In 7-Zip we see just over a 27% improvement over the older generation Pentium G630 with the newer generation Intel Pentium G2120. On one hand, this is really good. On the other hand, the Intel Pentium G2120 is slow. For example, the Intel Xeon X3440 is a 45nm part that is now three generations old. Compared to the Intel Pentium G2120 which costs half as much, it is a relative screamer in terms of performance. Also, remember, the Pentium G630 is a generation old and costs about 25% less.
Intel Pentium G2120 |TrueCrypt Encryption Benchmarks
With Intel’s focus on its AES-NI features TrueCrypt can look a bit skewed. Unlike some dubious drivers over the years that were optimized for benchmarks over real world application, Intel’s AES-NI feature does encompass the addition of specialized hardware. This specialized hardware has many practical uses and is becoming more supported. For example, users of Solaris 11 can utilize the AES-NI features to see much higher throughput on encrypted volumes. AMD has started offering AES-NI with their Bulldozer CPUs, and I will have those results added to future pieces. Let’s see Intel does here.
So this one I was less than prepared for. The Intel Pentium G2120 was really slow Since AES-NI is not enabled on the Intel Pentium G2120 overall speeds were not so good. Here is a screenshot of TrueCrypt:
As you can see, the Hardware-accelerated AES is listed as N/A for the Intel Pentium G2120. Also, the Intel Pentium G2120 could not muster “real-world” gigabit Ethernet speeds on half of TrueCrypt’s tests. This is a big implication for users of AES on servers and workstations with the Pentium G2120.
Intel Pentium G2120 |Handbrake 0.9.5 x264 Encoding Benchmarks
I am still using Handbrake v0.9.5 simply because the Handbrake team does do some nice tweaking between annual versions and all of the other CPUs have been tested with v0.9.5. We will begin to collect data on v0.9.6 and start using that once we have critical mass. Either way, Handbrake is an extremely popular x264 encoding and transcoding application as it is very common practice these days to encode video for various tablets, phones and other devices. These transcodes also take a fair amount of time so having faster CPUs is important.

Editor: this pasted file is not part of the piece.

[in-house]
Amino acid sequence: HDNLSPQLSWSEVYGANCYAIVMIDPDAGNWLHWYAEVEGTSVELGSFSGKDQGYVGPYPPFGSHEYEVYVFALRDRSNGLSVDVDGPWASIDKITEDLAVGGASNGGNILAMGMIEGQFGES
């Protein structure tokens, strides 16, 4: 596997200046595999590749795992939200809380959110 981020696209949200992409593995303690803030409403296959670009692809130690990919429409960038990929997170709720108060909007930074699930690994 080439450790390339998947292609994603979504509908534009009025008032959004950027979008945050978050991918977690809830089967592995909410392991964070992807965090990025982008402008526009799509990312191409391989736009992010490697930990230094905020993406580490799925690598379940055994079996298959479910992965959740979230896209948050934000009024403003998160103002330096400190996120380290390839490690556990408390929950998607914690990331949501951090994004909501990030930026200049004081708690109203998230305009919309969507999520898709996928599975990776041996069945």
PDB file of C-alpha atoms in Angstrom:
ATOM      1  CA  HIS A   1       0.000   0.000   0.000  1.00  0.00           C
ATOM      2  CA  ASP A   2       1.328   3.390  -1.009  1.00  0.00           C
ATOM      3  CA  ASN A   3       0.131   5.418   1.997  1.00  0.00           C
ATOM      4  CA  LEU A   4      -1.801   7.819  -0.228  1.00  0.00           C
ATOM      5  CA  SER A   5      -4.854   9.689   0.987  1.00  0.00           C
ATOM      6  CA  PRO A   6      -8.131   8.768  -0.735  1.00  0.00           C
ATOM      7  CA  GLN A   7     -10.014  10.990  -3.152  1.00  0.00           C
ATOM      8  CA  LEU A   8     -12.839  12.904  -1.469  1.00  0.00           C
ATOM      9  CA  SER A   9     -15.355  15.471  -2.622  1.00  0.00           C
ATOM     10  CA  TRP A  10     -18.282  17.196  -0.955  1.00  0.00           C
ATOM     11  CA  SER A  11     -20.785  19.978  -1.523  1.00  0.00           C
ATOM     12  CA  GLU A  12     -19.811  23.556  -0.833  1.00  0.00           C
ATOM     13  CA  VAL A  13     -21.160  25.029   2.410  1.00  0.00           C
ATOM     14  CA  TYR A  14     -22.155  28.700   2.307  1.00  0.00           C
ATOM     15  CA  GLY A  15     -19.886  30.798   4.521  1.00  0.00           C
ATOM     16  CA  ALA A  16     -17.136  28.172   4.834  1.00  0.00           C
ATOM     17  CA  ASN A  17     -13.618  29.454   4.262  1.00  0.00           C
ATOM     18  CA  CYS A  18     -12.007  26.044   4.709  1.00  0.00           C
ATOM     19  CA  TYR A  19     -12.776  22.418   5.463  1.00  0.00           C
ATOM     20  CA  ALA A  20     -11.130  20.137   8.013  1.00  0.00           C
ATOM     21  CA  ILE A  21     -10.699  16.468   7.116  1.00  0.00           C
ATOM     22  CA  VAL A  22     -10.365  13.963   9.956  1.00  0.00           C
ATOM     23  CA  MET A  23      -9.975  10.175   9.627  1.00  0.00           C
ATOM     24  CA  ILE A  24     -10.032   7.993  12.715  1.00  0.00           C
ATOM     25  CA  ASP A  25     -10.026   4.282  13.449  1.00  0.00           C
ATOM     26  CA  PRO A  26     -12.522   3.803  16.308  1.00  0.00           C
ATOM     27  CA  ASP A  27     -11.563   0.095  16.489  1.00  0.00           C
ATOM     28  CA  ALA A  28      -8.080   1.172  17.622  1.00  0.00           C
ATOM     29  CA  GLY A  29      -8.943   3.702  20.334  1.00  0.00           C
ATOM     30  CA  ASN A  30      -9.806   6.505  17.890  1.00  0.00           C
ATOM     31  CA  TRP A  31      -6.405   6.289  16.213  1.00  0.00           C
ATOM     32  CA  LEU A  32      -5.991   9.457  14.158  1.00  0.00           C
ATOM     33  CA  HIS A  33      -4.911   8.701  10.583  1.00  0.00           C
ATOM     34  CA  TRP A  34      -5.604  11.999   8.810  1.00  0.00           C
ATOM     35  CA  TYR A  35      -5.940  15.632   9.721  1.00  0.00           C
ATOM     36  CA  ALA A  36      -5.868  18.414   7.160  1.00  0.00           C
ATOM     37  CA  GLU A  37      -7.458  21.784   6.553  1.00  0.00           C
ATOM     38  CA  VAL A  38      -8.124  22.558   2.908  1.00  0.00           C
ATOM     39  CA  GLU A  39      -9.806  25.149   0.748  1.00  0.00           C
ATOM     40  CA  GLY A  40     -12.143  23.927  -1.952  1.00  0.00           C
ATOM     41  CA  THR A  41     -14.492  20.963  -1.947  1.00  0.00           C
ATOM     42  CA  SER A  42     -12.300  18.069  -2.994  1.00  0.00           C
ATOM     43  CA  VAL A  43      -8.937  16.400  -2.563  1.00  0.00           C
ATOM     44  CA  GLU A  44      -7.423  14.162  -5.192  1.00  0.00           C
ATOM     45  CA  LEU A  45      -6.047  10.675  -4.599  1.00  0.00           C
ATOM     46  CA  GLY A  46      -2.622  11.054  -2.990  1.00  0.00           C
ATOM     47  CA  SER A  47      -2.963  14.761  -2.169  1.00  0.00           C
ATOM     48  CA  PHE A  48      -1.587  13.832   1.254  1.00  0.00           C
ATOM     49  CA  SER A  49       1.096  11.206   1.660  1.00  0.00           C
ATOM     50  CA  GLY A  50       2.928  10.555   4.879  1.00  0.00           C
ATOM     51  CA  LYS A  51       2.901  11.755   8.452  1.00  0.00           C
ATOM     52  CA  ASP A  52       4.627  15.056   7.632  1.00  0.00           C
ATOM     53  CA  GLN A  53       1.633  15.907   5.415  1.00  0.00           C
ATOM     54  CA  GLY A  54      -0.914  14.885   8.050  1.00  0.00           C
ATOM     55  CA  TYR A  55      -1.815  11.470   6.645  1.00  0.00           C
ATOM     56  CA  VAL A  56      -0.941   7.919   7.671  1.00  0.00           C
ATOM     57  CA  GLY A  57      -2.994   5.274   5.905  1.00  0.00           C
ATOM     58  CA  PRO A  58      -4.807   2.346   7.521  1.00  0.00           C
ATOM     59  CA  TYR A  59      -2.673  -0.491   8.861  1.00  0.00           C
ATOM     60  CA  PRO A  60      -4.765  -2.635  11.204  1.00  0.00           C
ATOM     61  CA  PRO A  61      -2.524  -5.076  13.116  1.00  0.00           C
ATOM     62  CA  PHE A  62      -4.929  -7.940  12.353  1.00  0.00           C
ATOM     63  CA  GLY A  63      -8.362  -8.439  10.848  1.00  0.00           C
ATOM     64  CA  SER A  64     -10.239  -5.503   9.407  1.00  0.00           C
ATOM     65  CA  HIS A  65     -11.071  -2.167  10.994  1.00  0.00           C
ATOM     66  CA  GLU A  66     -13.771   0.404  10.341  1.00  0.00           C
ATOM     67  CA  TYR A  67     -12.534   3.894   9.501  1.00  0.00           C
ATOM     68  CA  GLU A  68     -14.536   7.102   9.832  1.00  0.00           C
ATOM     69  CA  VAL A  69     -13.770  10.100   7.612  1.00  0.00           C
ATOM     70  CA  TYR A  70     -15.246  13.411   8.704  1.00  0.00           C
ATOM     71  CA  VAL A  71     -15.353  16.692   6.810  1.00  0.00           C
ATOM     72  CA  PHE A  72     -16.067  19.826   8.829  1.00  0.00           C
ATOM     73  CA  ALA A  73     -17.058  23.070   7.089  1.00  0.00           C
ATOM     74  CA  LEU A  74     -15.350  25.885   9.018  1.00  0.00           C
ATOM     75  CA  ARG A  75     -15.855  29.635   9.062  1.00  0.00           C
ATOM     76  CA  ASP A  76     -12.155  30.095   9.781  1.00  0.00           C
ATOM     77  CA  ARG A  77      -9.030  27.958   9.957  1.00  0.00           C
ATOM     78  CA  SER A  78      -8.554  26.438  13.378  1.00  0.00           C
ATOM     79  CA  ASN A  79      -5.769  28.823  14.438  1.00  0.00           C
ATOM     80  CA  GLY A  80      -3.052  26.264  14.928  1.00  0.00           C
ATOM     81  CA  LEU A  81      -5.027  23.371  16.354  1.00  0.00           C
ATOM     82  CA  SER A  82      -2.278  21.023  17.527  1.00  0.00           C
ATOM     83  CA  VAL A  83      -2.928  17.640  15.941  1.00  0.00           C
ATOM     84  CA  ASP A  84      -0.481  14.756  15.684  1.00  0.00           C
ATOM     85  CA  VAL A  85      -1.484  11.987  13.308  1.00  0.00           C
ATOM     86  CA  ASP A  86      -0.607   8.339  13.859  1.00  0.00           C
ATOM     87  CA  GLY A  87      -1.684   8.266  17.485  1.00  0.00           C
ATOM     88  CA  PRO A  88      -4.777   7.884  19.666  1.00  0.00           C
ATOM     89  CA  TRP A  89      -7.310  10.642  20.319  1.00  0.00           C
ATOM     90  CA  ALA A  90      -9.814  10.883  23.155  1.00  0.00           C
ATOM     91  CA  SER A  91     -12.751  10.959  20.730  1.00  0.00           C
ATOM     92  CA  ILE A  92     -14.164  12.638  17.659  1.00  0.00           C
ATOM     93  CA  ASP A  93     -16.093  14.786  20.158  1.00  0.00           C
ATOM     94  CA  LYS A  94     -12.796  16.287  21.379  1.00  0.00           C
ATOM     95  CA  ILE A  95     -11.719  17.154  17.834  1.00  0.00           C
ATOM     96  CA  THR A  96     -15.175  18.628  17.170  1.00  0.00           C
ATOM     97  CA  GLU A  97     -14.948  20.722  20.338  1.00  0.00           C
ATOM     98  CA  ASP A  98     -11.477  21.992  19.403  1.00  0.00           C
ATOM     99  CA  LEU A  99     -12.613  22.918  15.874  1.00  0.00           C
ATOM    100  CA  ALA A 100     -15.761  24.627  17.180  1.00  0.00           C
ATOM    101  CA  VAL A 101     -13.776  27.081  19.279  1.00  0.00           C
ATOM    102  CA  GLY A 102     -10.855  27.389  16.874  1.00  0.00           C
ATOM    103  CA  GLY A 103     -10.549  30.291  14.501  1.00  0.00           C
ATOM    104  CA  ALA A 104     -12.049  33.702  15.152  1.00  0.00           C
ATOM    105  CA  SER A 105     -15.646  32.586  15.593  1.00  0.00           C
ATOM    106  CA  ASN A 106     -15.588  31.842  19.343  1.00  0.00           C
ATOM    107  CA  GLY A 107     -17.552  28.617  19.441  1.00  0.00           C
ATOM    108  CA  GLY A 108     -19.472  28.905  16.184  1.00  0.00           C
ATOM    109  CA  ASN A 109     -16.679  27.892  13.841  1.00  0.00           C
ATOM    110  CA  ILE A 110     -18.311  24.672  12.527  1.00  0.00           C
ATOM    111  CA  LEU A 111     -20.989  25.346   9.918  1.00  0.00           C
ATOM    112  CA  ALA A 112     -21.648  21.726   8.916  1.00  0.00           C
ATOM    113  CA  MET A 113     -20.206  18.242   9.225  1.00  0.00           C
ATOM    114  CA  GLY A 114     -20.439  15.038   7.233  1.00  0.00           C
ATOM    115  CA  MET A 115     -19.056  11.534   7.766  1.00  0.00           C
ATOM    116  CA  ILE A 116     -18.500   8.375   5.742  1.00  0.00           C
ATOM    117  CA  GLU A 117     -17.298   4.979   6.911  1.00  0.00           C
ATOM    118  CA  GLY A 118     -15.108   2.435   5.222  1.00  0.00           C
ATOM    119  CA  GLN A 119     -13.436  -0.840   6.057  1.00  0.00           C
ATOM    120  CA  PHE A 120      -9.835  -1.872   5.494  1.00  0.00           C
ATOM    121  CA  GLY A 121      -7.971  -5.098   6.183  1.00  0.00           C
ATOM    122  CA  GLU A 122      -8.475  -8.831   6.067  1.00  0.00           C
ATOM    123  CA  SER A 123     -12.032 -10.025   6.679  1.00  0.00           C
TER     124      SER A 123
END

Again, you look at this depends on which lens you use. On one hand, the Intel Pentium G2120 is significantly faster than the Pentium G630. On the other hand, compared to a lot of other CPUs, the Pentium G2120 is not fast.
Intel Pentium G2120 | Power Consumption
Intel’s move to 22nm is something hearlded as a new era in lower power consumption, especially with tri-gate technology and future process improvements that will increase that number. Using an Extech 380803 True RMS power analyzer which is a really nice unit that even records usage over time.
One may be surprised by these numbers. The Intel Pentium G630 was a great chip for its day at 65w. The Intel Pentium G2120 is rated with a 55w TDP. What we notice is that despite ratings, the Pentium G2120 is only 8w better than its predecessor. It should be noted that there are variances chip-to-chip so that can account for a bit of the delta. Either way, this thing sips power.
Intel Pentium G2120 | Conclusion
This is one of those reviews where you have to use a lot of context. Intel disables a slew of features for the Pentium G2120. On the other hand it has low power consumption with a 55w TDP and supports ECC. With a $95 price point, it is also low-cost. At the end of the day, this is not something I would want to use as a daily use CPU for a workstation. Then again, I probably use higher end systems on a daily basis which skews this view. On the other hand, as a low power server option it is interesting. I really wish Intel left PCIe 3.0, vPro, VT-d and AES-NI on with the Pentium G2120. If one is moving up from an ARM or Atom processor, the Pentium G2120 is going to be a logical comparison point. With PCIe 3.0, vPro, VT-d and AES-NI there is a huge value proposition over ARM and Intel. Without those features, one is left with the “it is great but…” feeling. Intel’s feature set decisions really make the processor more appropriate for things like low-end Hadoop or web server nodes. Conversely, with those features, Intel could have a low power server ing block on their hands. Intel has a great architecture with Ivy Bridge. If I could, I would challenge them to make some features like AES acceleration and PCIe 3.0 standard.